Over the past two decades, the collective housing movement in Indonesia has been advocating for government housing policies. However, the government's approach in accommodating housing guarantees always leads to the construction of new housing which is considered to be able to resolve the housing crisis. Another perspective review needs to be done to identify the core problem. Housing backlog cannot be overcome only by accessing homeownership, but in terms of adequate housing, security of tenure is an important point that needs attention. After many years, this backlog problem is still a puzzle and requires special attention from various stakeholders. The government has begun directing the housing program in Indonesia to be a self-help product but still does not pay much attention to the contribution of the people and is more dependent on private developers. The latest National Government Program (1 million housing) allocates a large proportion of it to private development organizations (Real Estate Indonesia) and overrides community contributions through self-help housing.

One indicator of the success of the housing program in Indonesia is the availability of affordable housing for citizens without exception. The concept of self-sufficiency and community’s contribution to housing procurement needs to be pursued because housing issues are contextual and cannot be answered with only one approach. Therefore, the housing crisis should not only be approached by providing new houses with private developers as the main actors but to manage existing ones, including informal settlements along with its tenure security issues. Furthermore, existing settlements currently have social and economic networks that are the source of people's lives.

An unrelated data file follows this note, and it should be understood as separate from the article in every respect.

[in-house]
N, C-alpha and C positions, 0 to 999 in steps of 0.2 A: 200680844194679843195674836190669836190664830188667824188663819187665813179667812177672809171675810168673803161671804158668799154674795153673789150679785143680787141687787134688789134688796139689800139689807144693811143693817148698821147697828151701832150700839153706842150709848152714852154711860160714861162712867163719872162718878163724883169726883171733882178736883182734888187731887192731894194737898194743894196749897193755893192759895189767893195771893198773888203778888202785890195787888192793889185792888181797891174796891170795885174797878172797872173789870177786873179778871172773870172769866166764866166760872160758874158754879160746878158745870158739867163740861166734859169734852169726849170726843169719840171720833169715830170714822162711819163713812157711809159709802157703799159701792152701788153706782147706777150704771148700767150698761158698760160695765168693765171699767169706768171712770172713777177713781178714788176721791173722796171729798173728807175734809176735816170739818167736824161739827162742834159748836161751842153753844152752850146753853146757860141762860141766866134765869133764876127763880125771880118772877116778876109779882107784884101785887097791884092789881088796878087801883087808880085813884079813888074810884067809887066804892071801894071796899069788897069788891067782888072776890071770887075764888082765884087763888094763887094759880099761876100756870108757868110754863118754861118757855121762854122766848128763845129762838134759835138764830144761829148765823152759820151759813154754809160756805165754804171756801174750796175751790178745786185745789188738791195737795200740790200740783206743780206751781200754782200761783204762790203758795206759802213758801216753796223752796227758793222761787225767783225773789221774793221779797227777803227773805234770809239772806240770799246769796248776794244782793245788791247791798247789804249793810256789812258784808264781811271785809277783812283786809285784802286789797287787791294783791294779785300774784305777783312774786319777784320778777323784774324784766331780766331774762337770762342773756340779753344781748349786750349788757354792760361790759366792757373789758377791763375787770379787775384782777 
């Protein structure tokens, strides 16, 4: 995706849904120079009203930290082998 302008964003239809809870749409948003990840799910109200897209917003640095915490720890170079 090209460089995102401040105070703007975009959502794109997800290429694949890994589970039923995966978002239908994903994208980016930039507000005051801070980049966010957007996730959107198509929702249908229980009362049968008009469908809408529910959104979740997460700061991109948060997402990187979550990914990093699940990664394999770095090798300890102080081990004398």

For decades, the Indonesian Community Architects Network (Arkom), Urban Poor Consortium (UPC), and RUJAK Center for Urban Studies (RCUS) have offered several alternative design concepts as part of efforts to resolve housing and informal settlement problems. The concept was prepared in a participatory manner and put forward the spirit of mutual cooperation (gotong royong) in the community. The experiences in Jakarta, Kendari, Makassar, Yogyakarta, Solo, Surabaya and other cities form collective knowledge that can provide an 'other' picture related to housing and settlement problems in Indonesia. Some grassroots networks that have been formed such as the Urban Poor People's Network (JRMK) and the Kalijawi Community have been involved in collective housing advocacy with several "best practices," which have been generated through a collaboration with local governments.